Summer Vegetable Cianfotta from A16 Food + Wine
Welcome to the very first installment of Recipe Friday, the latest feature here at Bits+Bites. We've got a stack of soon-to-be-released cookbooks from local chefs and bartenders and we couldn't resist sharing—each Friday, we'll be giving you a sneak peek at one of the recipes from the book. This week, we're pleased as punch to be sharing a recipe from the forthcoming book, A16 Food + Wine. This lovely book, photographed by Ed Anderson (who photographed our "Around the World in 31 Meals" story in the August issue) makes me want to rush into the kitchen. This recipe, summer in a bowl, is the first thing I plan to cook.
SUMMER VEGETABLE CIANFOTTA
PAIR WITH FRAPPATO/NERO D’AVOLA BLEND (SICILY)
SERVES 8 AS A FIRST COURSE, OR 4 TO 6 AS A MAIN COURSE
To make the cianfotta, a traditional vegetable stew of Campania, local cooks braise countless combinations of vegetables in a generous helping of fat, be it lard, olive oil, or prosciutto trimmings. The zuppa comes into its own in summer, when eggplants and zucchini are plentiful. Fiorelli are the buds that grow into blossoms on squash plants. If you have a prolific zucchini or other squash plant in your yard and want to reduce its productivity, pluck off the buds and use them for this soup. If you don’t have access to fiorelli, look for squash blossoms at a farmers’ market or specialty-produce store and give them a quick slice before you add them to the soup.
While the prosciutto brodo adds richness to the soup, you can substitute water to make a vegetarian rendition. Because cianfotta is naturally thick, you can use the leftovers for making bruschette, topping them with a few leaves of wild arugula for a peppery bite.
1 globe eggplant, trimmed and diced (about 4 cups)
4 summer zucchini or squashes, trimmed and diced (about 4 cups)
1 fennel bulb
2 cups extra virgin olive oil
5 cloves garlic, smashed with the side of a knife
4 sprigs marjoram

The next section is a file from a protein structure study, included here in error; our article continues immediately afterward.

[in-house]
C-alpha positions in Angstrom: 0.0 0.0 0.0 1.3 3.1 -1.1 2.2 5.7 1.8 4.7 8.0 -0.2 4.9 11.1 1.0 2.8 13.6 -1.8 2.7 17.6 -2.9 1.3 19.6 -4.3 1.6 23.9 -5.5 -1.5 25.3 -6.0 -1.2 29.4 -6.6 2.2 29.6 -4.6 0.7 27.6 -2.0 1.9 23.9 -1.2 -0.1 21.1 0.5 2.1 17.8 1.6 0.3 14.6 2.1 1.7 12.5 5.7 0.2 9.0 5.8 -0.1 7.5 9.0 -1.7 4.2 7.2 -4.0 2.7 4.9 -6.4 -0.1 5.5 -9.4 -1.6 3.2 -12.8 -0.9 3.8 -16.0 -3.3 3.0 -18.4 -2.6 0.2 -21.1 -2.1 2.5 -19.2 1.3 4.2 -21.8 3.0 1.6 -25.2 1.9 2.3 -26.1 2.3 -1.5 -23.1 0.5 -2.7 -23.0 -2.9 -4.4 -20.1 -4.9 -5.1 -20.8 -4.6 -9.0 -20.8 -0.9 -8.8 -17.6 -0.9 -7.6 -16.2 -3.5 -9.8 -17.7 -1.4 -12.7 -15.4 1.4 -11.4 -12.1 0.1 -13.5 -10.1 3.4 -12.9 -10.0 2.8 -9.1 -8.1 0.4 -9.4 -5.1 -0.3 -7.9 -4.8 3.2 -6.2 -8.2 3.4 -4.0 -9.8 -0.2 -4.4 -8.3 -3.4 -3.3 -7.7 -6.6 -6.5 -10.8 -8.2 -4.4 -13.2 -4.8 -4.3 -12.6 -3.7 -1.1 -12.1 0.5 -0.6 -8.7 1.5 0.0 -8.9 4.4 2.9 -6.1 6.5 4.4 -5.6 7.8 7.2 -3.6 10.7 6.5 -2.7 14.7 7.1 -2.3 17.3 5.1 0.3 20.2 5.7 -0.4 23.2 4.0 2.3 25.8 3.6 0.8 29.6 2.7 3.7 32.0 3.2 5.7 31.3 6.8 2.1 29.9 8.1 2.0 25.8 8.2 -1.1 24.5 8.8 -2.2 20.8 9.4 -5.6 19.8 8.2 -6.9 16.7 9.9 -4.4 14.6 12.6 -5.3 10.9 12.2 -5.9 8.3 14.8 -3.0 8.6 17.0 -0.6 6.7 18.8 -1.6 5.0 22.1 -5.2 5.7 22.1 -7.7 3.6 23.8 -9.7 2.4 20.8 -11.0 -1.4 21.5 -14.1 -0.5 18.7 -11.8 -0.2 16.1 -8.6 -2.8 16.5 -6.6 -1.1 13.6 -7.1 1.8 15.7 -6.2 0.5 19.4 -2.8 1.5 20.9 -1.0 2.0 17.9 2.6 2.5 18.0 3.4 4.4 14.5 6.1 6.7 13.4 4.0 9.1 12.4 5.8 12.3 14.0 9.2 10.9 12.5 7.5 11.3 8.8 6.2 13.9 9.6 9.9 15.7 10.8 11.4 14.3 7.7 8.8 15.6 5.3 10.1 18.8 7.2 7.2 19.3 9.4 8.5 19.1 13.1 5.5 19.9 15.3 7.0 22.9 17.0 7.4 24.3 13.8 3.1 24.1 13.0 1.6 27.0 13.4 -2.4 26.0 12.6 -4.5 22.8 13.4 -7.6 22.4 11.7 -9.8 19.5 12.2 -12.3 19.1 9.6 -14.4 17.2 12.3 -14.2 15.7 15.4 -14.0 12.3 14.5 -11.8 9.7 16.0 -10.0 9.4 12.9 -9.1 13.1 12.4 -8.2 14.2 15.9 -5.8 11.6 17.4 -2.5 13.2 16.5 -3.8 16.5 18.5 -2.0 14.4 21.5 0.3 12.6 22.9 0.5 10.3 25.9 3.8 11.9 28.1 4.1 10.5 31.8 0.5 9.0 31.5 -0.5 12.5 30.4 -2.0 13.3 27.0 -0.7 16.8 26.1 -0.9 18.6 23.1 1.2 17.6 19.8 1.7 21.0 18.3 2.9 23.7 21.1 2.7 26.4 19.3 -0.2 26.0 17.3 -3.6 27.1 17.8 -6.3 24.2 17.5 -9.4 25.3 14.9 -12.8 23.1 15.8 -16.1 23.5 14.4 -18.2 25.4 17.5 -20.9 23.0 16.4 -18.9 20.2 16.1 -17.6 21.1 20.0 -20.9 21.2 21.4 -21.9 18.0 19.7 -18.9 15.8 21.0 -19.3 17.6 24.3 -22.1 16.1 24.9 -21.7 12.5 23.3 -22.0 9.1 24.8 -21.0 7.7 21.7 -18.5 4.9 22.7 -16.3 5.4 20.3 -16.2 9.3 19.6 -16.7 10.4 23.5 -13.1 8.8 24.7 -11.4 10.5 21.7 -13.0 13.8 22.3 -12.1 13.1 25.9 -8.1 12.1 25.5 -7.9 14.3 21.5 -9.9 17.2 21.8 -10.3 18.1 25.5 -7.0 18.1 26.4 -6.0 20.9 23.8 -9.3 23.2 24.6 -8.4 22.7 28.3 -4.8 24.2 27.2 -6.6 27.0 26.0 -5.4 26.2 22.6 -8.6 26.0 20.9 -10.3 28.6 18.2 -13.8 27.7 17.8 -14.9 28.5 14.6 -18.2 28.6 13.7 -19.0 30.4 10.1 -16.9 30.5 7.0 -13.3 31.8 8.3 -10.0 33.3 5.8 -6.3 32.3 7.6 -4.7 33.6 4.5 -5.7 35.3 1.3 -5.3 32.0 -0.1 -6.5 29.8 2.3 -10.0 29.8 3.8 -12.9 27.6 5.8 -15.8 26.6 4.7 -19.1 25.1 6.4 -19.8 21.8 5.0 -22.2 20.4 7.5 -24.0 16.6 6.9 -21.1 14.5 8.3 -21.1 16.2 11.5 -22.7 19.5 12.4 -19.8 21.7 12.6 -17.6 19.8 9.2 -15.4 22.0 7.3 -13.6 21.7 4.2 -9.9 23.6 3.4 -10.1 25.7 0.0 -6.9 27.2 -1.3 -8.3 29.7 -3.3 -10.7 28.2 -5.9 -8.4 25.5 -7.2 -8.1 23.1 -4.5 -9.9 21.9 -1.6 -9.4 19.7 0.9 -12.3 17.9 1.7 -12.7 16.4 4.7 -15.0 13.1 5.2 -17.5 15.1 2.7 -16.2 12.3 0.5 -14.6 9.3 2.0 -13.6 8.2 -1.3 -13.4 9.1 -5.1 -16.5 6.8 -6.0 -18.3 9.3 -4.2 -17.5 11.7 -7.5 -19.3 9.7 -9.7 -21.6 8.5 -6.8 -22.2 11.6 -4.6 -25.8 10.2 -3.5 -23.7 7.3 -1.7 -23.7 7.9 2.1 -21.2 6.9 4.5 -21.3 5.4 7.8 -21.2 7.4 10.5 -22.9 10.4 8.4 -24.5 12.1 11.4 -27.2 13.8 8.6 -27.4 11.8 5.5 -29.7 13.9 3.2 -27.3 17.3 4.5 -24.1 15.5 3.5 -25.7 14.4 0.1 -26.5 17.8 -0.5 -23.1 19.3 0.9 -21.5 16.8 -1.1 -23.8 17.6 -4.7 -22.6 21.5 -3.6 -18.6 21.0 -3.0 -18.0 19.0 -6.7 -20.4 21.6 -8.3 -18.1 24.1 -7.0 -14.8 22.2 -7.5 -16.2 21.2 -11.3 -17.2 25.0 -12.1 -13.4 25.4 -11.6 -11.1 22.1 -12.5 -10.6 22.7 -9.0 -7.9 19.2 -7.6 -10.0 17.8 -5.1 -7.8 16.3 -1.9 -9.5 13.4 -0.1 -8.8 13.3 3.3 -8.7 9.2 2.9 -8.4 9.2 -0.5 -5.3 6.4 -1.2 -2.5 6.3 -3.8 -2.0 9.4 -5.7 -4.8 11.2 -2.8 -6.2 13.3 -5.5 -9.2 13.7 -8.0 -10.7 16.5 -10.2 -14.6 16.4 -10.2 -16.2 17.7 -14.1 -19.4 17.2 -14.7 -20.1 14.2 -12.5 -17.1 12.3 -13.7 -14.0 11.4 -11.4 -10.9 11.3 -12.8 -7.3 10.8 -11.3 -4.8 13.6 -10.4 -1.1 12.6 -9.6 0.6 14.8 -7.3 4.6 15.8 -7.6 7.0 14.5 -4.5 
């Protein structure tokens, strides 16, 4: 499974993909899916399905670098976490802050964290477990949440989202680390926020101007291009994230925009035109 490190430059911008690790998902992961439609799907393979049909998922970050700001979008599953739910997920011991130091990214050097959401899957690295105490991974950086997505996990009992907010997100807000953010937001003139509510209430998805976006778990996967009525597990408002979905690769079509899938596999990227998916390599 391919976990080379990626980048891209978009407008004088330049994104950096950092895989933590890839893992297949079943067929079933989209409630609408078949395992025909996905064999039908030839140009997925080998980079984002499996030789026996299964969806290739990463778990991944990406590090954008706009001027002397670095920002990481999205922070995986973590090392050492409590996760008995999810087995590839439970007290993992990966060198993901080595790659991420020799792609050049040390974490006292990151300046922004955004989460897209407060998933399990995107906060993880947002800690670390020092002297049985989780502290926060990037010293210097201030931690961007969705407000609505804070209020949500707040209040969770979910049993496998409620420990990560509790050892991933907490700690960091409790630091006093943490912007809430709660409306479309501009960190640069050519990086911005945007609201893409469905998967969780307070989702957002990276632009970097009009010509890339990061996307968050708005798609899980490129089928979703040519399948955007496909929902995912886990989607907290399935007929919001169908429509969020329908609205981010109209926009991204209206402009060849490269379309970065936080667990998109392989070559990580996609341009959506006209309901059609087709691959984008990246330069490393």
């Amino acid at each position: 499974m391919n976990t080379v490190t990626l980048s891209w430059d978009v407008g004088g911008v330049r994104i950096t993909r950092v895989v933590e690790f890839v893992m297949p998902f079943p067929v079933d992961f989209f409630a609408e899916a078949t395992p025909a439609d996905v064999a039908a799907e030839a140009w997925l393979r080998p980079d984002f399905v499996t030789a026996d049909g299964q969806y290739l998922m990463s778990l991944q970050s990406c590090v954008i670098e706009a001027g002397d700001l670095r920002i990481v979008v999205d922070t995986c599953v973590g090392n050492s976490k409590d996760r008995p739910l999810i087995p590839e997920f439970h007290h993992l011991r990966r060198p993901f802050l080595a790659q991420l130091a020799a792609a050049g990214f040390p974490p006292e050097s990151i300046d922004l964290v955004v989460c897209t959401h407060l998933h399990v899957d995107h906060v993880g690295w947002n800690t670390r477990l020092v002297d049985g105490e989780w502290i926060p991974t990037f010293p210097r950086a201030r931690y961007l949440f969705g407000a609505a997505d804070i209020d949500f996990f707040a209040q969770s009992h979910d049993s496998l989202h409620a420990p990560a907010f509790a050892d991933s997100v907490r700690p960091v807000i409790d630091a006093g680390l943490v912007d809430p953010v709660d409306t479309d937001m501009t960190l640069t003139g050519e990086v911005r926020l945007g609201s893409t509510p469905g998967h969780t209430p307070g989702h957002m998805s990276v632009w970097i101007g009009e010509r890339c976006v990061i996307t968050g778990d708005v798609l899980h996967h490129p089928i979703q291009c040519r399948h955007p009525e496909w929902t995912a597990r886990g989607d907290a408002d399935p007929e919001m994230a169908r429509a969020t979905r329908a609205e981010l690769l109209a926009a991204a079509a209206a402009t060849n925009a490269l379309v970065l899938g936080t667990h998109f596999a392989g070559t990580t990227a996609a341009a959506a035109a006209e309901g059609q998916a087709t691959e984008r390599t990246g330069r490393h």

1 bay leaf
3 Yukon Gold potatoes, cubed (about 2 cups)
1 cup prosciutto brodo (page 75)
1 cup water
1 cup fiorelli or thinly sliced squash blossoms
1 cup cherry tomatoes, stemmed and halved
Block of aged pecorino for shaving
Preheat the oven to 300?F.
Evenly distribute the eggplant and zucchini on a rimmed baking sheet and sprinkle with about 1 teaspoon salt. Let stand for 20 minutes.
Meanwhile, cut off the stalks and feathery tops (reserve for another use) from the fennel bulb, halve lengthwise, and then cut away the core. Cut the halves lengthwise into 1⁄4-inch-thick slices. You should have about 2 cups.
In a 6- to 8-quart heavy-bottomed pot, combine the olive oil, garlic, marjoram, and bay leaf over medium heat and sweat, stirring occasionally, for about 3 minutes, or until the garlic begins to soften. Stir in the fennel and 1 teaspoon salt, and cook gently for about 2 minutes, or until the fennel begins to soften. Stir in the potatoes and cook, stirring occasionally, for a few minutes more.
Pat the zucchini and eggplant pieces dry and add them to the pot. Stir the vegetables to ensure they are coated evenly and generously with the oil. Cover the pot, place in the oven, and cook, stirring gently every 10 to 15 minutes, for about 40 minutes, or until the vegetables are tender but not falling apart.
Remove from the oven and drain off most of the olive oil from the vegetables (you can reserve the oil in the refrigerator for a future batch of cianfotta). Add the brodo and water to the vegetables, place over medium-high heat, bring to a simmer, and cook for 5 minutes. Add the fiorelli and tomatoes and simmer for a minute or two more. Check for seasoning and season cautiously if needed because the brodo is salty.
Divide the soup among warmed bowls. Using a vegetable peeler, shave a few pecorino curls over the top of each serving. Serve immediately.
Reprinted with permission from A16: Food + Wine by Nate Appleman and Shelley Lindgren, copyright © 2008. Published by Ten Speed Press.
Photo credit: Ed Anderson © 2008
The book (which will become available in September) can be purchased at www.tenspeed.com